From: Steve Shapiro (firstname.lastname@example.org)
Date: 09/11/02-03:11:31 AM Z
----- Original Message -----
From: "shannon stoney" <email@example.com>
Subject: printing with light bulbs; Swiffers
> My excuse for asking this question is that we discussed a month or so
> ago the fact that Weston printed with a light bulb. It was suggested
> that you could do this nowadays by using a 7 1/2 watt bulb and
> regular silver gelatin paper. I did that today, somewhat
> successfully, but the printing times were really short, like 8
> seconds. The light bulb is about 40" above the paper, as high as I
> can reach. IT's an unfrosted bulb. I had a reflector on it but that
> caused hot spots, so I took it off. How can I slow these times down
> to have more time to manipulate the print? These modern papers are
> shockingly fast! And their scale is shockingly short!
> The other burning question is: would Weston have used Swiffers to
> clean his negatives?
It's fun reading all the responses that followed this original post.
Guesses, off the wall suggestions, in my experience; and good research on
the Cole Weston quotes.
First: For silver Gelatin contact prints use the FROSTED refrigerator 7 1/2
watt bulb at 36 inches. It is exactly 1/2 foot candle of light to the galss
on the print frame. BTW you only get newton rings if there is any amount of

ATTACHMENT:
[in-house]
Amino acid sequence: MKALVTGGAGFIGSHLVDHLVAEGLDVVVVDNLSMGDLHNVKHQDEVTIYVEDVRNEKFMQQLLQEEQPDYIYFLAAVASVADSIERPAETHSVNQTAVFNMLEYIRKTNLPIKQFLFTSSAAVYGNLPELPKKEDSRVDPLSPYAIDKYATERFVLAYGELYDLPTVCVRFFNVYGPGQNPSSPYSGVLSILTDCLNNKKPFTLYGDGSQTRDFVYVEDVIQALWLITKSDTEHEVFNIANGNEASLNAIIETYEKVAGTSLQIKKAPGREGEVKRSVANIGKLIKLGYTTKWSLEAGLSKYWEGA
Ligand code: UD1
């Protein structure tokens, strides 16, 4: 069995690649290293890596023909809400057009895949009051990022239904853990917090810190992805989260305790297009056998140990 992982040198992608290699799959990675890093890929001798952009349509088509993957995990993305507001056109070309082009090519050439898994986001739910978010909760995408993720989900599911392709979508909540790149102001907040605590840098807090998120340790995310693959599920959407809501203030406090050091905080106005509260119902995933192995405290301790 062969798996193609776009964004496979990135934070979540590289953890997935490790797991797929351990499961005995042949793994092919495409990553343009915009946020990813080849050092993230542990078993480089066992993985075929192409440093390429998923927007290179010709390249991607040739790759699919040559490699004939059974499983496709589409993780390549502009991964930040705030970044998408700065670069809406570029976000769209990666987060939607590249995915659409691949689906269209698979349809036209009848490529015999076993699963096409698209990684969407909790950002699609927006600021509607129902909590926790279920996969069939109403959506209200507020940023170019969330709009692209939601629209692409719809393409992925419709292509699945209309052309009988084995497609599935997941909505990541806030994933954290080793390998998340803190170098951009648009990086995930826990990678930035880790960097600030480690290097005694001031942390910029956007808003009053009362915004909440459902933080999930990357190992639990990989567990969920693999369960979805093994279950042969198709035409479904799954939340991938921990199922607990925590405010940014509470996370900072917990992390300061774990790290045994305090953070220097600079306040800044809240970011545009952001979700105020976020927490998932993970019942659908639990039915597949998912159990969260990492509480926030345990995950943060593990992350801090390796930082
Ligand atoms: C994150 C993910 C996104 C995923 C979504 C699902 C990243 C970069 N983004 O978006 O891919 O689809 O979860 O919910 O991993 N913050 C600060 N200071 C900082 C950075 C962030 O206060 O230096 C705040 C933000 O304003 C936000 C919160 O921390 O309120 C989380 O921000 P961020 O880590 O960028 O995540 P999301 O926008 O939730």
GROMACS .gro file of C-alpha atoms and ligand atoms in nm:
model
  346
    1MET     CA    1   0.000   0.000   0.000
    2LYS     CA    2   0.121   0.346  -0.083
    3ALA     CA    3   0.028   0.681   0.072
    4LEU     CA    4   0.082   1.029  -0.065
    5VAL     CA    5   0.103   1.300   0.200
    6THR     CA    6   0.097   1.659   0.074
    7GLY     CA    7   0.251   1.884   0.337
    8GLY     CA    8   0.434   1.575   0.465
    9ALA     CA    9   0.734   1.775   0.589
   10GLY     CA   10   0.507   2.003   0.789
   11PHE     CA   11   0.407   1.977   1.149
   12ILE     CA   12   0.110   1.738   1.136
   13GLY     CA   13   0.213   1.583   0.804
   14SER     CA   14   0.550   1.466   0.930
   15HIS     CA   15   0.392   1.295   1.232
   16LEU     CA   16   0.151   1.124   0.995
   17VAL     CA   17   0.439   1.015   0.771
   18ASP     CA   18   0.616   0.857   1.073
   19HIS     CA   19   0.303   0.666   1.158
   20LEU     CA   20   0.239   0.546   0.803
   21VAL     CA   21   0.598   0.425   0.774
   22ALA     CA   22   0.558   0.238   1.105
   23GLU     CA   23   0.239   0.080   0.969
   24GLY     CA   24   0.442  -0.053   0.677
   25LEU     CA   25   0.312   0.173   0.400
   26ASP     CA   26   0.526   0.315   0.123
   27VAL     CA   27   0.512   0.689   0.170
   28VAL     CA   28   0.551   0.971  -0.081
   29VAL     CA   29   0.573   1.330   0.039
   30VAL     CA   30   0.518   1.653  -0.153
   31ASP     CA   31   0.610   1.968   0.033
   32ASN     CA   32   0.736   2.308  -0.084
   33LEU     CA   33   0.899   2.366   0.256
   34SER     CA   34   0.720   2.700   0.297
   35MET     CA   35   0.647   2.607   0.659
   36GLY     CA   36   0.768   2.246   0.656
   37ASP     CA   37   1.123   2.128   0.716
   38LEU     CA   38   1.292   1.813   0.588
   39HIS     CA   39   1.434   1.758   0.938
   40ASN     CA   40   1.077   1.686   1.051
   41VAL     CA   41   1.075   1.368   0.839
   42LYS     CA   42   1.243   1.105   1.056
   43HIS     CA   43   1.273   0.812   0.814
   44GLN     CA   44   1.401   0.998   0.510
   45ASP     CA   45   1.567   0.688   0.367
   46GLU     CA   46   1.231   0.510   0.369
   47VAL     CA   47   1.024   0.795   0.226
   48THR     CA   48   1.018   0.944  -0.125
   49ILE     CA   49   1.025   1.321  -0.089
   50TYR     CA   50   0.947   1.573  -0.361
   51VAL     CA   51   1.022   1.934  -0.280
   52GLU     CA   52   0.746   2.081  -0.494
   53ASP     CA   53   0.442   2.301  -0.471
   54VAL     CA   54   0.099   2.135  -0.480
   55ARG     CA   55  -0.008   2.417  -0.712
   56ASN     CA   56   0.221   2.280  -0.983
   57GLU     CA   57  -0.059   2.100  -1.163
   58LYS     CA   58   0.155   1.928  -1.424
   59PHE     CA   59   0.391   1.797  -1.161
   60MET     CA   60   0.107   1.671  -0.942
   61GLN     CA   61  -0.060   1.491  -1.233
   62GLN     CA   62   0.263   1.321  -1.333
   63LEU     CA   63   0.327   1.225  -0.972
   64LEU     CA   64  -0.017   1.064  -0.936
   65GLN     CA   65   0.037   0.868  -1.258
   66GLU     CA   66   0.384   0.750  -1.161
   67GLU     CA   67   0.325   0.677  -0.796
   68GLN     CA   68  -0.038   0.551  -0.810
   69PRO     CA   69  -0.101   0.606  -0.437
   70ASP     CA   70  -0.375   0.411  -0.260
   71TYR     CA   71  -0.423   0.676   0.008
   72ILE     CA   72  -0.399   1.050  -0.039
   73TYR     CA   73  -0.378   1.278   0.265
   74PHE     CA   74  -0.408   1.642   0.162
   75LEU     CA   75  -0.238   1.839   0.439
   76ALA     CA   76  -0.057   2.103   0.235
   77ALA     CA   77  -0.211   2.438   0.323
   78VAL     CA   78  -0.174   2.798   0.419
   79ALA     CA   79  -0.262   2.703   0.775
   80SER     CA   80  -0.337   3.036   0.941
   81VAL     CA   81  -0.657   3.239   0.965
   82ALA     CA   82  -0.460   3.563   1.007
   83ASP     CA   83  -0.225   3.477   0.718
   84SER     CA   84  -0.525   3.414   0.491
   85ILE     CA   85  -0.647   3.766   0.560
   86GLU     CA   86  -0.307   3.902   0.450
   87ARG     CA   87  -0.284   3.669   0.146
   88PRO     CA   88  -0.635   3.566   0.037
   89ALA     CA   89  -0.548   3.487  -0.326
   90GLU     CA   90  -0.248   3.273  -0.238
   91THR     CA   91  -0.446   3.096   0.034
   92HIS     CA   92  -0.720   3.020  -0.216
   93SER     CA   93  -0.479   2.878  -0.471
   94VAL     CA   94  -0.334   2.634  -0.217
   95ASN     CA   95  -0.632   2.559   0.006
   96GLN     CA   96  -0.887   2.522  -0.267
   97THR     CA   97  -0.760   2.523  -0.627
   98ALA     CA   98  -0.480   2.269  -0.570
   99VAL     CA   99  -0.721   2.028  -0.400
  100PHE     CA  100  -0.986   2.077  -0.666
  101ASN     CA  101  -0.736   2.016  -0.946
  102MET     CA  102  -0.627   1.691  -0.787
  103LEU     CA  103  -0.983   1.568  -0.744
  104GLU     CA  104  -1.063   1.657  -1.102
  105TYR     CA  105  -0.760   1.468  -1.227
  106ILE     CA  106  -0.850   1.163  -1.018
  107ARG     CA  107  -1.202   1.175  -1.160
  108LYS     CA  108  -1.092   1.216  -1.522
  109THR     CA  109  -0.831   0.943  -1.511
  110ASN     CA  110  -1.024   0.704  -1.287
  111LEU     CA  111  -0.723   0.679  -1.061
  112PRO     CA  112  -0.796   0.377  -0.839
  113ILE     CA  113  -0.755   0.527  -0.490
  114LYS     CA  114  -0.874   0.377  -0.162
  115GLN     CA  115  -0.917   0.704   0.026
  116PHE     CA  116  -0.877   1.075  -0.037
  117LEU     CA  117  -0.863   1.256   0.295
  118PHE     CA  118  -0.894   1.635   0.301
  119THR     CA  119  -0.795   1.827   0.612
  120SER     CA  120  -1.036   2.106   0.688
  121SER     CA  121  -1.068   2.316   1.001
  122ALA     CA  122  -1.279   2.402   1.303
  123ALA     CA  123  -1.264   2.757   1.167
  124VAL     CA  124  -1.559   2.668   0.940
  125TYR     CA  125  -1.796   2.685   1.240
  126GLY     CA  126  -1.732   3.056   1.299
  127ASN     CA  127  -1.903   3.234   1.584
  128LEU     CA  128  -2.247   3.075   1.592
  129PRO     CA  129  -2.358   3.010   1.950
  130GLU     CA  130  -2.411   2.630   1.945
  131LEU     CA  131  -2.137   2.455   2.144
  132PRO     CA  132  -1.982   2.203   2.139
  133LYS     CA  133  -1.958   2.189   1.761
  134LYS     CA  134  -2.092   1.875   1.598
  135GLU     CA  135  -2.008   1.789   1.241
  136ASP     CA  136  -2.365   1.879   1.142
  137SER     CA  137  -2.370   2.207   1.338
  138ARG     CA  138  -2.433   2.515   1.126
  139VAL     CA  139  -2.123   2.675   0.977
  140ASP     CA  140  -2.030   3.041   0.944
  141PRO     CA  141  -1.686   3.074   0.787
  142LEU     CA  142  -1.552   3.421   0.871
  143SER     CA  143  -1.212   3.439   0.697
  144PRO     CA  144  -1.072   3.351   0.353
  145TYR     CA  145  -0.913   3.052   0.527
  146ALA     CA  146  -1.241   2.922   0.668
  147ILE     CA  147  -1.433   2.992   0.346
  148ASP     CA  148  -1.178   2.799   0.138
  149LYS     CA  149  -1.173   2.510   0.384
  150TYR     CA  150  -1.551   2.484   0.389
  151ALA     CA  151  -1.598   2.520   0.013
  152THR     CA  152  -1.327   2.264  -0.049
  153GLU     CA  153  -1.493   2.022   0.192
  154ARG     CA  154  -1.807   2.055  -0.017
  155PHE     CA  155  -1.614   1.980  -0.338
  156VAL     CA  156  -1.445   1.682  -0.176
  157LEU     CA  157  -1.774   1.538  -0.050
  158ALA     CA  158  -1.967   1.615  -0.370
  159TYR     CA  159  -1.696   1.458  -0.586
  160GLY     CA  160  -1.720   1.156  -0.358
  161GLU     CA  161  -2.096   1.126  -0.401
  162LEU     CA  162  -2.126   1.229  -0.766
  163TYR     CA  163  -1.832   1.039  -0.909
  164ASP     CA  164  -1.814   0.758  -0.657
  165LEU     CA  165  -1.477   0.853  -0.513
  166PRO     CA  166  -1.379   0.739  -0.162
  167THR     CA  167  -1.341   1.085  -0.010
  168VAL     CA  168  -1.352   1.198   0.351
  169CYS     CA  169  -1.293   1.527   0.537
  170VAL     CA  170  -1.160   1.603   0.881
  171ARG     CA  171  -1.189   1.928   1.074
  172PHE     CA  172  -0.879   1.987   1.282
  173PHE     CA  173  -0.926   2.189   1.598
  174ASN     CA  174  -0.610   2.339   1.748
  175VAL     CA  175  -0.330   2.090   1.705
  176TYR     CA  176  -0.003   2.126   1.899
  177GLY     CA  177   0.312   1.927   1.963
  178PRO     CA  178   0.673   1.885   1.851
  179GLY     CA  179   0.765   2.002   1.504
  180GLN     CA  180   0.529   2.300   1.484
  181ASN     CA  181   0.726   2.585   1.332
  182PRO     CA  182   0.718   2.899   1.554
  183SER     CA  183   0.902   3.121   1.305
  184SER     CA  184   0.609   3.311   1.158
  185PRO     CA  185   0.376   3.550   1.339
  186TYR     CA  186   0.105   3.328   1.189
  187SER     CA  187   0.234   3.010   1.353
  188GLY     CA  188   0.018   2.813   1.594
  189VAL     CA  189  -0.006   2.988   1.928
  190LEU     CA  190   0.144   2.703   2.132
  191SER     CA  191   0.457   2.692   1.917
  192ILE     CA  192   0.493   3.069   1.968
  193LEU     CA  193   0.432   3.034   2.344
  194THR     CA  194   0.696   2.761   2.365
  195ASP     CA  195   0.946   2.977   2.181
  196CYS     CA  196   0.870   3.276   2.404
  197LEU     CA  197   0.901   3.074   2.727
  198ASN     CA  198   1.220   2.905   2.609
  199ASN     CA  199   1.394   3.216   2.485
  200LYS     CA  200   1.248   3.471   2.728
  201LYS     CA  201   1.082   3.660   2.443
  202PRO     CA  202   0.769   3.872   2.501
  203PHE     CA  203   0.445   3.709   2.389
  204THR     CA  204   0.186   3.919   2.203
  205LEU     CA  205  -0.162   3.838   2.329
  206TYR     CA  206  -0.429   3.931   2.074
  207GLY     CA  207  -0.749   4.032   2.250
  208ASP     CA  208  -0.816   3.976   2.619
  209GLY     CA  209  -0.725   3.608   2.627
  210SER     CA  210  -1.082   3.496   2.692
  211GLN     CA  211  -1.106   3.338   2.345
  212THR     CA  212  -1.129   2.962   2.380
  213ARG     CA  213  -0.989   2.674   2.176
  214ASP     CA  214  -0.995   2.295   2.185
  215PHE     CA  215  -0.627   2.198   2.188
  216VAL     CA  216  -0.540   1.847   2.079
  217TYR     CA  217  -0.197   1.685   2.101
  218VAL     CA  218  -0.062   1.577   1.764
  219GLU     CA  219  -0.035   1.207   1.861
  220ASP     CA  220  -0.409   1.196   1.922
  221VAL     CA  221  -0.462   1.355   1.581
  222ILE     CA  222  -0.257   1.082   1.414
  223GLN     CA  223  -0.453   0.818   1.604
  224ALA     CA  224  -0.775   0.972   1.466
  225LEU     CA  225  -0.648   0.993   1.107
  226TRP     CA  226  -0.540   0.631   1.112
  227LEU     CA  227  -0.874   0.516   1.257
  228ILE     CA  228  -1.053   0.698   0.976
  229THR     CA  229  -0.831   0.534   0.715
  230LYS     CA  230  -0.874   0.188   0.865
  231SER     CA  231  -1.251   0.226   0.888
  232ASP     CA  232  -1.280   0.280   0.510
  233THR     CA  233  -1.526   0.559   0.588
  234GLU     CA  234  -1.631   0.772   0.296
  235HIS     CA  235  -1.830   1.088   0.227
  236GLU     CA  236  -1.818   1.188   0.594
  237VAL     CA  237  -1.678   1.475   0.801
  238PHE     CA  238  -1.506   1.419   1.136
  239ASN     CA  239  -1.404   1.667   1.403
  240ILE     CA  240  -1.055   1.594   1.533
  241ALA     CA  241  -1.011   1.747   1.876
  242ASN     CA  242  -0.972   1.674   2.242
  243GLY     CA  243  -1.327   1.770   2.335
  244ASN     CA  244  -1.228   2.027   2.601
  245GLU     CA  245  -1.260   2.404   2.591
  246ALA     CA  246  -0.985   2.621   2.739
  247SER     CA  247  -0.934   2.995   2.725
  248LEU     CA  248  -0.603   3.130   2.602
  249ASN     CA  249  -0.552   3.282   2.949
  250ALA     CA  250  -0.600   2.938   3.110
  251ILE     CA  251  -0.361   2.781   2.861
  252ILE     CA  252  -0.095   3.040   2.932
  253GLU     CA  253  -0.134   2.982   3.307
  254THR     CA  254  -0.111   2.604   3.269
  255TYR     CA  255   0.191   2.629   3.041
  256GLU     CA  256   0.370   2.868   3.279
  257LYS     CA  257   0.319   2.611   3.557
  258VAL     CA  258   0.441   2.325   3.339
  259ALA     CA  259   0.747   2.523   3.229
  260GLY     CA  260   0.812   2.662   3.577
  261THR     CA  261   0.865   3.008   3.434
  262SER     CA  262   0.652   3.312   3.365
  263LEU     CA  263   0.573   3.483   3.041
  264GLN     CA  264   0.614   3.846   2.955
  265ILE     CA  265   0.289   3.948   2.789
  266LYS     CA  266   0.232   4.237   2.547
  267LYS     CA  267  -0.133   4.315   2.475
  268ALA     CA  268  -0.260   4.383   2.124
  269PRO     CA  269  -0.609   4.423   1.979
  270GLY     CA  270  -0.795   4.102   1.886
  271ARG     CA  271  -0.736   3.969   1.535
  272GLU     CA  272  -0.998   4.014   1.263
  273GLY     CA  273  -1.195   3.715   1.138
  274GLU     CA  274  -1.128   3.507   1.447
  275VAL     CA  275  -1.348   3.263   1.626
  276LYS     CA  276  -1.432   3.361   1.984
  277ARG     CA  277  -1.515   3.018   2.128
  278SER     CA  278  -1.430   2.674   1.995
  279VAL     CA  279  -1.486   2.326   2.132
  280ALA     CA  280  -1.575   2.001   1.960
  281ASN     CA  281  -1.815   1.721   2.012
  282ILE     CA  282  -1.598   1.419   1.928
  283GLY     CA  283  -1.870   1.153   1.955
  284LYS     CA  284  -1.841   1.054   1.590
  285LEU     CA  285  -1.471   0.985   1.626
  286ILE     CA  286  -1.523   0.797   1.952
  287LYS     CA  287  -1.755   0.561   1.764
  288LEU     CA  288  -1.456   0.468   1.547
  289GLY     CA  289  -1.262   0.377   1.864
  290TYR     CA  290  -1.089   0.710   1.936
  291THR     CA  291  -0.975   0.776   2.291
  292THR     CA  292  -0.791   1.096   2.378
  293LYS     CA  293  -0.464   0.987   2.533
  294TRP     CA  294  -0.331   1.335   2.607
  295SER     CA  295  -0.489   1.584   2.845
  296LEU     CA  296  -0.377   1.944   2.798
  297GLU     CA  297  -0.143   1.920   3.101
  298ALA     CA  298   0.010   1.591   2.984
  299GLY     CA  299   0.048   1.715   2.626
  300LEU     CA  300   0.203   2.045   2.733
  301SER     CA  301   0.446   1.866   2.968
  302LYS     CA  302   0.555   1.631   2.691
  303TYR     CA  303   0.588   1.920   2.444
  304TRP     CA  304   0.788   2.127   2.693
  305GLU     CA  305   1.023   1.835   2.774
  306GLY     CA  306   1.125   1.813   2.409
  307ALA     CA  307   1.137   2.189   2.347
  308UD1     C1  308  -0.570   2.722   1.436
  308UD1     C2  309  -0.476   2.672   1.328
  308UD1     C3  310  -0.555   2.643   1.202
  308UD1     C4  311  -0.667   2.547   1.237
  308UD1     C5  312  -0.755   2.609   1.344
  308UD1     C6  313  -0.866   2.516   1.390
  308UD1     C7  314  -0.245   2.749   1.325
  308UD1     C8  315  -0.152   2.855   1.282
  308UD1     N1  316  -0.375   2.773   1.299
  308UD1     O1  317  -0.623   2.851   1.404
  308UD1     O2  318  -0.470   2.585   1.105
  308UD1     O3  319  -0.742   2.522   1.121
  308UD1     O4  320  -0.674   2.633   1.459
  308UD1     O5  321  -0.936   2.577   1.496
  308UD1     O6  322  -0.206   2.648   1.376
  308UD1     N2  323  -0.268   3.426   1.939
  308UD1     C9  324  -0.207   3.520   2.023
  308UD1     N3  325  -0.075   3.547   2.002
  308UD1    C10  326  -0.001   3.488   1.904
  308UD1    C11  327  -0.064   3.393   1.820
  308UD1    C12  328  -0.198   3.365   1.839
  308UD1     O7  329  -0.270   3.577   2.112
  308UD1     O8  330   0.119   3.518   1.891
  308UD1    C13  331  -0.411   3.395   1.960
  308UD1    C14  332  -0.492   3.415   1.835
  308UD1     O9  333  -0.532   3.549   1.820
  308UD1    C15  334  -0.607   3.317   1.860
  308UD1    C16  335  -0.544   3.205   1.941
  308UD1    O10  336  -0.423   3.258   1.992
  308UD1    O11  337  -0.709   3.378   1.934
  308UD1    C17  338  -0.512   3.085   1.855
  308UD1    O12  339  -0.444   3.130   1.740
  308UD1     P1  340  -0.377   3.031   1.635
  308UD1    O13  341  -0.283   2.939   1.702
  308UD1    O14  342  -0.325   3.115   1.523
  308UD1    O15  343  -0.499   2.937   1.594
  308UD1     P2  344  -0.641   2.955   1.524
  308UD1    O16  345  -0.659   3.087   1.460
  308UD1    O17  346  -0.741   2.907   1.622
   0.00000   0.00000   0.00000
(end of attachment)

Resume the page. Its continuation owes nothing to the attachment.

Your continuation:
moisture on the glass. From there you make the time work with that light.
If your exposures are too short, your negatives are too thin. Raise the
light in incriments of 12 inches at a time. (Please don't make me go into
the Coloumb quantim or the Hall effect) Take my word for it.
Cole wrote how he would raise the light by changing the bulb per his
father's notes to a 40 watt or 75 watt bulb, but that was as high as he ever
Second: Using Azo paper ALWAYS use a 300 watt bulb, 36 inches from the
paper. Sometimes my exposures (that actually average from 12 secs on Grade
4 to 24 seconds on Grade 2) are as long as 124 seconds, but that's rare.
Some negaties made for L O N G platinum print times go as long an average of
104 seconds; and then I lower the 300 watt bulb to 24 or 18 seconds and
halve the time. Again, it's a principle in physics I can go into if your
having problems and wish to send me a print, but it's too much to write out.
Disasterous to wrap anything around modern light bulbs and equally a folly
to use a bulb that has the GE label on the top. But I was surprised to read
Michael Smith's post recommending a hood around the light. BAD IDEA. The
diffusion principle dealing with light can fog the paper or benifit the even
dispersal of the light that hits the paper. A hood WILL create hot spots on
Using Amidol formulas, and I recommend the Weston Kit from the
Photographers' Formulary to begin with . . . . What formula do you plan to
use, Shannon? . . . remember Amidol brings up the image in from 15 secnds to
half a minute and is a 3 minute average developer at 68- 75 degrees. The
strange effect of Amidol is that the longer the print is imersed, the
clearer the highlights. Fog is prevented by less light or the adjustment of
citric acid to POT bromide balance in the Amidol with SOD sulfite.
Both the light bulb and that 36 inch distance along with the 3 minute
emersion in Amidol developer are consistant, constants. Any adjustments can
be made with the time of esposure or an intermediate water bath while
developing. It is important to begin with the light constant described and
the emersion time for the first prints. Make a step tablet and derrive from
Let me know. It's sooooo gratifying to make contact prints.
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